There’s evidence that at least one woman sought to undermine the Luddites, or was suspected of doing so. On Friday (pay night) 24 April 1812:
‘Betty Armstrong was at the door of an Inn in Huddersfield when she was set by a group of people. Nearby were a group of cavalry soldiers, and one of them managed to get her away from the crowd before she was too seriously hurt. She was suspected of having given information about people held by the authorities on suspicion of being Luddites.
‘At midday on Saturday 25th, she was on her to way to see Joseph Radcliffe when she again set upon and badly beaten by a group of people. In the fracas, she had suffered a fractured skull.’ 
NOT REALLY WOMEN
Spoofy cross-dressing was not unusual, as a disguise; it was part of the prankishness too. ‘Ned Ludd’ (there are thought to have been many Neds) was said to have many wives. In April 1812 two men in womens’ clothes, claiming to be Ludd’s wives, attacked a Stockport factory owner’s house and his machines.
How do we know about such Luddite women?
1. Through court cases. http://ludditebicentenary.blogspot.co.uk/
2. But it’s through song we know about the conditions that brought about Luddism: In Weave by Steam (attributed to John Grimshaw), we hear the mother’s lament about generational change, indeed, betrayal:
…if you go into a loom-shop
Where there’s three or four pair of looms,
They are all standing empty,
Encumbrances of the rooms;
And if you ask the reason why,
The old mother will tell you plain
‘my daughter has forsaken them [the handlooms] and gone to weave by steam
So come all you cotton weavers, you must rise up very soon,
For you must work in factories from morning until noon.
You mustn’t walk in your garden for two or three hours a day,
For you must stand at their command and keep your shuttles in play.
And singer Annie Dearman has created an extremely cheeky song, The Weaver and his Shuttle, from a text in Bodleian library. It’s about a domestic row between a rebellious daughter and her mother who opposes her relationship. The chorus line is a defiant ‘I’ll have my weaver and his shuttle’ and there’s definitely double entendre there.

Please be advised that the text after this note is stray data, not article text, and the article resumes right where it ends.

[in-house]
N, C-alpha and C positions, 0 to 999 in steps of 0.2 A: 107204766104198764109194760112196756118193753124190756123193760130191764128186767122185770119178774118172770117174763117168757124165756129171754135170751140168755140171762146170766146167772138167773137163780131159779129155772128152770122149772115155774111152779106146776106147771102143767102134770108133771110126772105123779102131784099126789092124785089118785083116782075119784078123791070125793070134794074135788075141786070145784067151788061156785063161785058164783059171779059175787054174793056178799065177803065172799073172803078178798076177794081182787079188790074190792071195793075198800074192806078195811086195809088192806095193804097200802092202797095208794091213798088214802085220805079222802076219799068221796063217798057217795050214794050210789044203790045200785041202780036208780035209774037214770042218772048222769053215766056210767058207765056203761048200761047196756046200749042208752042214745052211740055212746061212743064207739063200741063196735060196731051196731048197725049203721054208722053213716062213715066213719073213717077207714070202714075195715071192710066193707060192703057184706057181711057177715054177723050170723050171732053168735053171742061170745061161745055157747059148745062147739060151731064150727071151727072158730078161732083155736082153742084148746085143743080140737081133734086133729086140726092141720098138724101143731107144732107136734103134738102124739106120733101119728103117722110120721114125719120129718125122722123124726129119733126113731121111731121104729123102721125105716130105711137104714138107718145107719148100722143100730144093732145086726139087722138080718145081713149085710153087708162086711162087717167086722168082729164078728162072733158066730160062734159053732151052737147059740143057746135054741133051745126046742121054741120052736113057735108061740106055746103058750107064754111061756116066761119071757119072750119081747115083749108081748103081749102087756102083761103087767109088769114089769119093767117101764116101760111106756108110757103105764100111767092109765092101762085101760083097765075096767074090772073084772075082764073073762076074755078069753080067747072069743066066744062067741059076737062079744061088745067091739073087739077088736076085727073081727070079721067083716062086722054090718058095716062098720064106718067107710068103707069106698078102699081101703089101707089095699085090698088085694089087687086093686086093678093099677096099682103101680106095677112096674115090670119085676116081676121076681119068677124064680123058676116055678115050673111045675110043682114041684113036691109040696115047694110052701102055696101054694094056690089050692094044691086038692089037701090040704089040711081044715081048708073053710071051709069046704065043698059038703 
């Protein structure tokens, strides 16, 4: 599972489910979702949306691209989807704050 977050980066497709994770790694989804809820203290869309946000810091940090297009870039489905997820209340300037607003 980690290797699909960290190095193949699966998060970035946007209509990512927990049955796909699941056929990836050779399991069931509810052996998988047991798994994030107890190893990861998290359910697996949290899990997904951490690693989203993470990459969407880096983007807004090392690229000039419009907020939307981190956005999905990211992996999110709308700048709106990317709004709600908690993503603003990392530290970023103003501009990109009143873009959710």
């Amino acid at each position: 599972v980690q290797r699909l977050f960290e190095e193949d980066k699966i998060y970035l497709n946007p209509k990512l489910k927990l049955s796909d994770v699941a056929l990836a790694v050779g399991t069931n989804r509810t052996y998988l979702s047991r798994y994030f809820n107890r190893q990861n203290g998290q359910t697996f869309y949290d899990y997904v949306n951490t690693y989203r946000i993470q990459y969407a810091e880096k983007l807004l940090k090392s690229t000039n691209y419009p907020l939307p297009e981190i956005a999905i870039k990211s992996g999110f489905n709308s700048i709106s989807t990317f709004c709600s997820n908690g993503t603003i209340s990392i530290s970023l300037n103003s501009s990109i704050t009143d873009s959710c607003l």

3. Fiction writer Rosanne Rabinowitz has written interestingly about women and Luddism in the novel Noise Leads Me. Mara, the vampire protagonist who strongly identifies with the have-nots and discontented, travels from 18th-century Montenegro and Vienna to the Luddite uprisings of 19th-century England and ends up squatting in Brixton and Reclaiming the Streets in the 1990s. 
 ( http://www.eco-action.org/dod/no6/luddites.htm, from a quote in Kirkpatrick Sale’s Rebels Against the Future, London 1995, p 143. )
 (See Malcolm I. Thomis, Jennifer Grimmett, Women in Protest, 1800-1850, St. Martin’s Press, New York, 1982.)
 (Malcolm I.Thomis, The Luddites: Machine Breaking in Regency England, David & Charles, Newton Abbott, 1970, p22.)
 (Leeds Mercury of 2.5.1812 and other sources)
October 28 1954. On this day the movie, Carmen Jones, was released. And Dorothy Dandridge was launched on her course as the world’s first African-American female film star, some say ‘the black Marilyn Monroe. This mixed-race singer and performer became the first African-American to earn an Academy Award nomination for Best Actress, was featured in Ebony and photographed for the cover of Life.
She matters because she is so controversial in race debates. Some black people see her as traitor because she had relationships with white men. It’s often forgotten that she integrated many previously ‘White only’ night spots when she refused to sing in clubs that wouldn’t permit a stage-side special table to be allocated to members of the National Association for the Advancement of Coloured People.
In the history of movies about women and the sea, Dorothy Dandridge has an entirely overlooked significance. She starred in two forgotten 1968 sea features: Tamango and The Decks Ran Red. Women in maritime feature films are classically the romantic interest, the distraction, the anomaly on board. They are passengers in every sense, minor characters – and almost always white. By contrast, men are the ones who work the ship as vehicle. The sea is the ‘frontier’ where these ‘cowboys’ display their technical competence, good judgement and courage. If they’re black – and it’s rare – they’re lowly.
So how come a black woman is the star – well, co-star – in these two films? What does it tell us about the difference race makes to the history of mobile women, on celluloid?
Tamango (CEI Incom) was a highly controversial film, initially banned in the US for breaking the Hays Code by showing an inter-racial love scenes between Dorothy Dandridge and Curt Jürgens. Her manager claims two versions were made of the love scenes – a non-sexual one for US audiences.